In the final contest, Mireuk and Seokga grew a magnolia flower. While the two deities were sleeping, the deity that the magnolia reached for would be the winner. The magnolia reached for Mireuk, but Seokga severed the magnolia and put it in his lap. The angered Mireuk cursed the earth, creating imperfections of the world. Seokga, the injust victor, then imprisoned Mireuk. In three days, Mireuk fled his prison by transforming into a musk deer. In response, Seokga led his three thousand priests to kill Mireuk. While he was successful, it was futile venture: the earth was already left in a flawed state.

sea-change:

SOAP OPERA RAP: DRAKE LISTENING 101

“So it’s gone with Drake, hip-hop’s current center of gravity, his success a reminder of so many of the victories hip-hop has won in the last couple of decades: the right to be decadent, sure, but also the right to reimagine any style of music, the right to be emotionally complicated, the right to be unusual. He confounds expectations. He raps about soft things, sings about hard things. Thanks to his versatility, he is the glue that binds together all of urban radio.”
- Jon Caramanica, “Drake Pushes Rap Towards The Gothic”

so a while back shakespeareandpunk asked me for a list of song recs to help her get into drake.  i agreed enthusiastically and then forgot all about it until she poked at me tonight.  i’d say that’s why i went completely overboard in this effort: to make up for the wait, but let’s be real - this is exactly the amount of effort i always put into talking about drake.  by which i mean all of it.  all of my efforts.  (at the same time, this is just meant to be an introductory overview; it is by no means exhaustive, and i’m sure i’m going to forget something).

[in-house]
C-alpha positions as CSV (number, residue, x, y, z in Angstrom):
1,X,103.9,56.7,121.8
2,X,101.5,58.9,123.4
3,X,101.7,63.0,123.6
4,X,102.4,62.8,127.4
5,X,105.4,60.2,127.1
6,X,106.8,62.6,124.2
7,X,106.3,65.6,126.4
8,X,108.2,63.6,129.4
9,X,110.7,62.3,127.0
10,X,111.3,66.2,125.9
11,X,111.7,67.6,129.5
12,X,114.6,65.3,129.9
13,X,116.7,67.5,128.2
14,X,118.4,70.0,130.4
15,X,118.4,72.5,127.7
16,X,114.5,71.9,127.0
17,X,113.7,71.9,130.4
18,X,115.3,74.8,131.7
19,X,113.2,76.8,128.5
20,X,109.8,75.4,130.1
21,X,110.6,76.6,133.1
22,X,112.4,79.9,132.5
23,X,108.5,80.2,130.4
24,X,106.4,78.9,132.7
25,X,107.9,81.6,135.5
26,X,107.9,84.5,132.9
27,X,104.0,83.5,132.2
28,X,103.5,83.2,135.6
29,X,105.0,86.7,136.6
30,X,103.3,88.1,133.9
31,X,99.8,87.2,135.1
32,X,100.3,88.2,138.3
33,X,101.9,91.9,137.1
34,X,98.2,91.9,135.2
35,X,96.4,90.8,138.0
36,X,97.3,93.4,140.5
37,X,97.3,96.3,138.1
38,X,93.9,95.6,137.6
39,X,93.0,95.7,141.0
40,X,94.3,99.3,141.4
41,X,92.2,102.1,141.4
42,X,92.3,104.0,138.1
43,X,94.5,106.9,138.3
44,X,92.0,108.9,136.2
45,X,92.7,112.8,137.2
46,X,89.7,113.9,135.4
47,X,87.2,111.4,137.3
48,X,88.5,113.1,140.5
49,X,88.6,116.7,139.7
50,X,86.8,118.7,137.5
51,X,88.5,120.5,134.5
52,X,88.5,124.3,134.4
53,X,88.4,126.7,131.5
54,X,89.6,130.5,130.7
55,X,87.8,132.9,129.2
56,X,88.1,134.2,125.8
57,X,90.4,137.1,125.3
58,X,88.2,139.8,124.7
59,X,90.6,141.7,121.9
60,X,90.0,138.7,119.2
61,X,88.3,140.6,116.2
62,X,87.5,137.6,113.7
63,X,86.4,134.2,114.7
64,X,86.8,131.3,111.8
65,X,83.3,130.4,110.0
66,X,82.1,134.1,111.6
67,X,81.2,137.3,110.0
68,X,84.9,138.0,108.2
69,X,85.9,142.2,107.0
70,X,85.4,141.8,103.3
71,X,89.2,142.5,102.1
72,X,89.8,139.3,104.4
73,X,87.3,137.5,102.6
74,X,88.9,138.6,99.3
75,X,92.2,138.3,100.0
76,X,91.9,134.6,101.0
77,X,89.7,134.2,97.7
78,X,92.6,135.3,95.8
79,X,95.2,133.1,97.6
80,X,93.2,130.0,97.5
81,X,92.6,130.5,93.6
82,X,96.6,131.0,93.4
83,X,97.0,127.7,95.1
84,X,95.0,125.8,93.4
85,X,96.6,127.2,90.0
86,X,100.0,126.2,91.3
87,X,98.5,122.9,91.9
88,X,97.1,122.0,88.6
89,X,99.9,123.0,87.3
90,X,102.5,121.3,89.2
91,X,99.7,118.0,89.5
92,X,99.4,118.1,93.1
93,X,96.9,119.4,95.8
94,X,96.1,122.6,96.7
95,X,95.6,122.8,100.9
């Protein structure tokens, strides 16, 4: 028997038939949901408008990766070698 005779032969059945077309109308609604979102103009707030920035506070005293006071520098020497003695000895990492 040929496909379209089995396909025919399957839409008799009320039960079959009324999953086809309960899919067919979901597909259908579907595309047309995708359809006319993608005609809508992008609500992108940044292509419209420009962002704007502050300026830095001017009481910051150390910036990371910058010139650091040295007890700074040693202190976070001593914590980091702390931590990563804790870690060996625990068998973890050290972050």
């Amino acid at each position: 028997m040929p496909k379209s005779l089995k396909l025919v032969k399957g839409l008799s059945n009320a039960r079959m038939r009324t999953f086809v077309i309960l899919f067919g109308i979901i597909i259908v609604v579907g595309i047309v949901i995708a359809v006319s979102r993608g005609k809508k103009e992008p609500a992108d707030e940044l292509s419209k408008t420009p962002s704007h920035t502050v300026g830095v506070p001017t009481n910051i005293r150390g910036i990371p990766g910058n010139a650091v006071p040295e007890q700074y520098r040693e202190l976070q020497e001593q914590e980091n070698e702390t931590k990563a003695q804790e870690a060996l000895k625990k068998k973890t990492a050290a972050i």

UNIT 1: BACKING UP ALL THESE QUEENS - EASING YOURSELF INTO THE DRAKE EXPERIENCE
let’s start with some of the drake songs or songs with drake in them you probably already know, to acclimatize you to the genre we’re working with here.  drake is probably best known as that ‘soft’ canadian rapper who says things like ‘i’m looking for a strong female counterpart to share all these experiences with’, so in particular let’s start with some of the songs he’s done with the ladies we all worship: